Anyone who has ever had a math class knows the phrase “show your work.” It is a favorite expression of math teachers in particular because they want to know how you arrived at your answer. A student who guesses the right answer — or cribs it from a classmate — hasn’t learned anything.
That same logic can apply outside the classroom. Take, for instance, the Urban Redevelopment Agency, which is tasked with finding a solution for developing the Oglethorpe block in downtown Brunswick.
At a meeting last July, Brunswick Mayor Cosby Johnson told the URA about the importance of being upfront with the public when it comes to the Oglethorpe block.
“We have to show our work as we go. We can’t just show the answers at the end,” Johnson said.
If this was a classroom, the URA would be getting a failing grade because it has failed to show its work on the Oglethorpe block.
For a quick history, the Oglethorpe block was the site of the historic Oglethorpe Hotel in downtown Brunswick until its demolition in 1958. In September 2001, voters approved a SPLOST to turn the area into a conference center.
The project languished for years until a design was finally approved in 2018. By then, the amount of money it would take to complete the project exceeded the amount of the SPLOST by more than $5 million. The City Commission at the time voted against funding the rest of the project, and voters approved abandoning it in 2021. One of the reasons why past Oglethorpe projects have run aground is because of mismanagement by the URA. It should be noted that no current board member was there when those problems occurred.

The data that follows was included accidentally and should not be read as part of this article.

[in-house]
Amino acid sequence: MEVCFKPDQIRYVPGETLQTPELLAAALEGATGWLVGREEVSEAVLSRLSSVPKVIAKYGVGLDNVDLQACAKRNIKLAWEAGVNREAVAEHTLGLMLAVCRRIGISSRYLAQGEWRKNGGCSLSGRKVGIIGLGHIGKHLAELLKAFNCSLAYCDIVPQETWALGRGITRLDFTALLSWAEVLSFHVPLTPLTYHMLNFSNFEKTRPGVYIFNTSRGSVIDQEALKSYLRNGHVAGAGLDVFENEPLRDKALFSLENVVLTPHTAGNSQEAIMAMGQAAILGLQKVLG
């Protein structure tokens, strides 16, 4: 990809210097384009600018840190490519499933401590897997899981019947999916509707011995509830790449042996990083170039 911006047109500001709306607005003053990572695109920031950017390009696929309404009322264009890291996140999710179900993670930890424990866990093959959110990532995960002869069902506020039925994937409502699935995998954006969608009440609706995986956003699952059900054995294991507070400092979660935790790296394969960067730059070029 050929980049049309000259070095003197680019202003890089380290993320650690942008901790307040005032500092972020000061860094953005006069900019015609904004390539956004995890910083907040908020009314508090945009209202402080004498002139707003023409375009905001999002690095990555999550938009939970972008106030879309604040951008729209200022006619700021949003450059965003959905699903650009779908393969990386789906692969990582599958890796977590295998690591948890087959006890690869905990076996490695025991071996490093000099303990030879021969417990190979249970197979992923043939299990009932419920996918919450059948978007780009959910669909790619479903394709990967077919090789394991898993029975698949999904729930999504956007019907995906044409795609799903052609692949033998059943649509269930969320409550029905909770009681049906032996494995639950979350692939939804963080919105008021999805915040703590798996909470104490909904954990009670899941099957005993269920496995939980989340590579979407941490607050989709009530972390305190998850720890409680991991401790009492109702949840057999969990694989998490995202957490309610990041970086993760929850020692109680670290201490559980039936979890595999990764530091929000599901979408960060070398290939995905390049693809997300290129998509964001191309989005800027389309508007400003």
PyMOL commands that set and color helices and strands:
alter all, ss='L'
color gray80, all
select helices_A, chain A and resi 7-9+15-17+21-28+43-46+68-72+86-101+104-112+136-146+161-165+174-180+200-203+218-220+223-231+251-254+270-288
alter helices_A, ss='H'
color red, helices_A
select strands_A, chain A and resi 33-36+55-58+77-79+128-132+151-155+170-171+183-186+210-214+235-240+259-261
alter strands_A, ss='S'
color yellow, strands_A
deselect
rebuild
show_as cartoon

At the same meeting where Johnson implored the agency to show its work, URA Board Chairman Michael Butcher said it was “a new day for the URA.” Over the last 10 months, though, the board has talked in public more about branding for the agency than it has proposals for the Oglethorpe block.
That trend continued at Wednesday’s URA meeting, where the agency again only discussed the issue behind closed doors. To be clear, the agency hasn’t violated any laws to our knowledge, as the state allows for plans to be kept under wraps until an official vote is taken to pursue one of the options.
The public, however, deserves to know what the proposals are for the Oglethorpe block considering all the issues that have cropped up in the past. As it stands now, the URA seems determined to not show its work at all.